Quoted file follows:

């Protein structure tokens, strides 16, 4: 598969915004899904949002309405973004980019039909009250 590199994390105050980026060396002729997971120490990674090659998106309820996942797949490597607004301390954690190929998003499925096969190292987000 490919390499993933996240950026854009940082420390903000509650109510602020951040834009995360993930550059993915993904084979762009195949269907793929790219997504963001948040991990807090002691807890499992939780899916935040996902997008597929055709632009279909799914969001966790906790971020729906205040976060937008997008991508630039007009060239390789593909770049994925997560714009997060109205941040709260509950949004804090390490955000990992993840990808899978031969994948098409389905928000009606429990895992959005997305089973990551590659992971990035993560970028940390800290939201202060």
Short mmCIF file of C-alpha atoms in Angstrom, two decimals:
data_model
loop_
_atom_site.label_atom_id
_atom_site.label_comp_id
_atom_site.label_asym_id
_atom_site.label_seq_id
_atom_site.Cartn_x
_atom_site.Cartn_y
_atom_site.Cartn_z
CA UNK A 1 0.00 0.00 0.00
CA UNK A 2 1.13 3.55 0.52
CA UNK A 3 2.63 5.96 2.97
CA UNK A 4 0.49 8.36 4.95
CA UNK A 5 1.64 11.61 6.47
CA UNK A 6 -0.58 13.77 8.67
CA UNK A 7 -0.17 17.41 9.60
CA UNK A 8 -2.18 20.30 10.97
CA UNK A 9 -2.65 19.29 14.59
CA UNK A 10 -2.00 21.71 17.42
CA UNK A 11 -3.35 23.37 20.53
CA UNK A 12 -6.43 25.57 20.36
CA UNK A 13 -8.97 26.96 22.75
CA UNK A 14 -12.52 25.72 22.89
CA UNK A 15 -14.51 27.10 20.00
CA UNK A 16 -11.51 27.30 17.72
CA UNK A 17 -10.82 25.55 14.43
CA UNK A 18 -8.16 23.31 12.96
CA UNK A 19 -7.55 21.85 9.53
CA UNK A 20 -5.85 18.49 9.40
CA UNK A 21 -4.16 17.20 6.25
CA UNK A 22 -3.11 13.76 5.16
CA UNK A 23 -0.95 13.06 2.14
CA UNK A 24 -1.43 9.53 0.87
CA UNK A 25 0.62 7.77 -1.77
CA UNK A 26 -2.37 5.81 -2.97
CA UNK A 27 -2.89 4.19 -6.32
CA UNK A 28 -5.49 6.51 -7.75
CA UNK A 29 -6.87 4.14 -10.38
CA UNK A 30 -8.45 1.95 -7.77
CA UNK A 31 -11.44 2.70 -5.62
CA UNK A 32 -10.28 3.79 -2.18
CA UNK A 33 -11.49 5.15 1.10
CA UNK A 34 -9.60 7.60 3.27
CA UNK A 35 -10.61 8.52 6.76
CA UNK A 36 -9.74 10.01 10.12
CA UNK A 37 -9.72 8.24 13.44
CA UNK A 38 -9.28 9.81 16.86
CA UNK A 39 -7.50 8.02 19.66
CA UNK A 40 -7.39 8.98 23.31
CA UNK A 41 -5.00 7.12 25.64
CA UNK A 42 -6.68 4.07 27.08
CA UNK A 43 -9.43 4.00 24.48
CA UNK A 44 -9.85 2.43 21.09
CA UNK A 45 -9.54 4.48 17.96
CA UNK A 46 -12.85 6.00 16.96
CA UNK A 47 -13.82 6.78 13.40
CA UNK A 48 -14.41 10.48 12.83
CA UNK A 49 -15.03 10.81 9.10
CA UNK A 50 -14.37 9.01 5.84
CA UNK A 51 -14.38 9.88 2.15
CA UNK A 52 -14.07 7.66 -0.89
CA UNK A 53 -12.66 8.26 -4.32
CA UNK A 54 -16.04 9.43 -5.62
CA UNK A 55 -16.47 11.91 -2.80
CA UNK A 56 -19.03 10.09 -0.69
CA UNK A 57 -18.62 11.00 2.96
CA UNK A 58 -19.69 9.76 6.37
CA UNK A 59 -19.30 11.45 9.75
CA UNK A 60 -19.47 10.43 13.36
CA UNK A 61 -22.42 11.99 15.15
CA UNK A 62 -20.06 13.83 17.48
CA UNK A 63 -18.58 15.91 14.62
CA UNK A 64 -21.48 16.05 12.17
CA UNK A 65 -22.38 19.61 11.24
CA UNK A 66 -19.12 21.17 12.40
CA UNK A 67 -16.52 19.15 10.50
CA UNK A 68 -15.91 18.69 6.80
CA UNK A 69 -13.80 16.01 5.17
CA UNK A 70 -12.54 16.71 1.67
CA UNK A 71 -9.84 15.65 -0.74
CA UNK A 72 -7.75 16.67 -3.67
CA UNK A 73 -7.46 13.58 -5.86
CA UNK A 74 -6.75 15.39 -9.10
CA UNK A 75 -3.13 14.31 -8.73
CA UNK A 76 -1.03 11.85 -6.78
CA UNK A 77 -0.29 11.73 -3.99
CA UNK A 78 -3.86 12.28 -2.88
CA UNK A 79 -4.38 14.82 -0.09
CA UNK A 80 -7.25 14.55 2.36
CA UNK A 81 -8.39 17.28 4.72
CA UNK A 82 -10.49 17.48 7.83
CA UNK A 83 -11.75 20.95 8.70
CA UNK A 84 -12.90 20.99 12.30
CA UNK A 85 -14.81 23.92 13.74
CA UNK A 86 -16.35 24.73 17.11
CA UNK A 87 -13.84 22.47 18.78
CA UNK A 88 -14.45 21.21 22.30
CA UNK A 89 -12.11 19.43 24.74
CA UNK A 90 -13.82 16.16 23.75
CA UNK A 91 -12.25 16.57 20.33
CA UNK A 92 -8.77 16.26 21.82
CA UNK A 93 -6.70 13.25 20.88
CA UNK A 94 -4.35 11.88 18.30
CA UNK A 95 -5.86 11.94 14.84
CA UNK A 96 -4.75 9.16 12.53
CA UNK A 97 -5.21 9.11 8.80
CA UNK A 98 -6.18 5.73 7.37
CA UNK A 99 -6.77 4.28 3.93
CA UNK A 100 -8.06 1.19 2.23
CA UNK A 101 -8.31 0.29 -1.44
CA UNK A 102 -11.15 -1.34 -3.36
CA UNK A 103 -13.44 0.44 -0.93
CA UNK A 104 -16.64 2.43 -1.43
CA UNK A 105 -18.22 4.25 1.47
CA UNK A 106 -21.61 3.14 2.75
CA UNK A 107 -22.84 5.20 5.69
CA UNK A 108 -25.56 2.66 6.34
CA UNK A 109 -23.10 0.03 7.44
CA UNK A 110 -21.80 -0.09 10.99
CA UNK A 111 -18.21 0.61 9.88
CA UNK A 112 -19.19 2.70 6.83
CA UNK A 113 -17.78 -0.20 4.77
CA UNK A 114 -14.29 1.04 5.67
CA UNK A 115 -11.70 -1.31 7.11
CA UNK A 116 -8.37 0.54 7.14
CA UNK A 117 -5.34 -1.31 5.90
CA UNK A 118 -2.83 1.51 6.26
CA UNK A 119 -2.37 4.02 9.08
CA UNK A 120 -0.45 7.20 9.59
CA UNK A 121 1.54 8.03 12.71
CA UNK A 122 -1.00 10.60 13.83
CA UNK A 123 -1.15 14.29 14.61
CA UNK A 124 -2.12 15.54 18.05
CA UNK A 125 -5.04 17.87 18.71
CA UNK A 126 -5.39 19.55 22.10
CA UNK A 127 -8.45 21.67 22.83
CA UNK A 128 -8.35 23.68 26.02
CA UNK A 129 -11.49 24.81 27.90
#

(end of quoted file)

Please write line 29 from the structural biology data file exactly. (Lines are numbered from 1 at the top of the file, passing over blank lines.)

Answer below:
CA UNK A 18 -8.16 23.31 12.96